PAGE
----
Supervisor or employer evaluation of student performance outside the classroom (internship, clinical, practicum)
Thesis or dissertation used for program-level assessment in addition to individual student evaluation
Alumni survey that contains self-reports of SLO achievement
Employer meetings/discussions/survey/interview of student SLO achievement
Interviews or focus groups that contain self-reports of SLO achievement
Student reflective writing assignment (essay, journal entry, self-assessment) on their SLO achievement.
Student surveys that contain self-reports of SLO achievement
Assessment-related such as assessment plan, SLOs, curriculum map, etc.
Program or course materials (syllabi, assignments, requirements, etc.)
Other 1:
Other 2:

10) State the number of students (or persons) who submitted evidence that was evaluated. If applicable, please include the sampling technique used.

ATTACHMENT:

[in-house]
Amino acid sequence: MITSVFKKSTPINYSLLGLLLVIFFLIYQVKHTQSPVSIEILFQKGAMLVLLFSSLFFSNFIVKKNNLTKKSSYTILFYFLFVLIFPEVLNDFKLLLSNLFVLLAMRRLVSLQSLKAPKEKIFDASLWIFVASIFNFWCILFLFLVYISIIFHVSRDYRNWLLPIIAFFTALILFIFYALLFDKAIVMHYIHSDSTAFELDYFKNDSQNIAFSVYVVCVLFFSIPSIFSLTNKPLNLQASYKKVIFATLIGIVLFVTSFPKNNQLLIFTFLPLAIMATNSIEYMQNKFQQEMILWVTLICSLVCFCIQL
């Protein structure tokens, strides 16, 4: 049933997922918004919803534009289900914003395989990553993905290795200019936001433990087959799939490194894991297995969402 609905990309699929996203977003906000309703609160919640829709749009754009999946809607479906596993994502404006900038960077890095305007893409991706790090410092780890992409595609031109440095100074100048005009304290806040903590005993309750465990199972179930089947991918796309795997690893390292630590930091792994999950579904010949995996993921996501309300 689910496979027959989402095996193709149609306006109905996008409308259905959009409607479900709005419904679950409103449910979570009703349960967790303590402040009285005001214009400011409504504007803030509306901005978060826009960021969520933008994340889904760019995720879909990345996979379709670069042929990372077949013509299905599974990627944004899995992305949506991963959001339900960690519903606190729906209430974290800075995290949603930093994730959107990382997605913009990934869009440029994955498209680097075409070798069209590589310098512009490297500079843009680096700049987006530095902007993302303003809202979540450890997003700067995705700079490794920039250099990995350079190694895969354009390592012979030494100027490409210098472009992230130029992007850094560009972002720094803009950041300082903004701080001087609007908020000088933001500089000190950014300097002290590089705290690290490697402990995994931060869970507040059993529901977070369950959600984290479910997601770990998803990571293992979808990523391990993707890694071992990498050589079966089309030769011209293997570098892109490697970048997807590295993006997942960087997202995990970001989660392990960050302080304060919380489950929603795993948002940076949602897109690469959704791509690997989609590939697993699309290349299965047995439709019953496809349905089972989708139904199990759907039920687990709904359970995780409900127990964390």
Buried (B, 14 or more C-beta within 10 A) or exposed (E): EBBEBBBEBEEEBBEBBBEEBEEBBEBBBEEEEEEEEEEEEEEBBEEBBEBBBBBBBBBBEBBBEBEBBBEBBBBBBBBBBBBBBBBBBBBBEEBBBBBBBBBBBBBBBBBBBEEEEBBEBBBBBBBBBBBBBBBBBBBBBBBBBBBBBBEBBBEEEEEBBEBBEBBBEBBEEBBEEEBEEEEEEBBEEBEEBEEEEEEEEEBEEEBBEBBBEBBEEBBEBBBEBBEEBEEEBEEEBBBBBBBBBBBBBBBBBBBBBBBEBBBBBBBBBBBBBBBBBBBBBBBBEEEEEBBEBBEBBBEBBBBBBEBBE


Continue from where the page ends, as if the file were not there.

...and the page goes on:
A hundred student evaluations were reviewed.  Exit interviews were conducted with 10 graduating students.

11) Who interpreted or analyzed the evidence that was collected? (Check all that apply.)

Course instructor(s)
Faculty committee
Ad hoc faculty group
Department chairperson
Persons or organization outside the university
Faculty advisor
Advisors (in student support services)
Students (graduate or undergraduate)

12) How did they evaluate, analyze, or interpret the evidence? (Check all that apply.)

Used a rubric or scoring guide
Scored exams/tests/quizzes
Used professional judgment (no rubric or scoring guide used)
Compiled survey results
Used qualitative methods on interview, focus group, open-ended response data
External organization/person analyzed data (e.g., external organization administered and scored the nursing licensing exam)

13) Summarize the results from the evaluation, analysis, interpretation of evidence (checked in question 12). For example, report the percentage of students who achieved each SLO.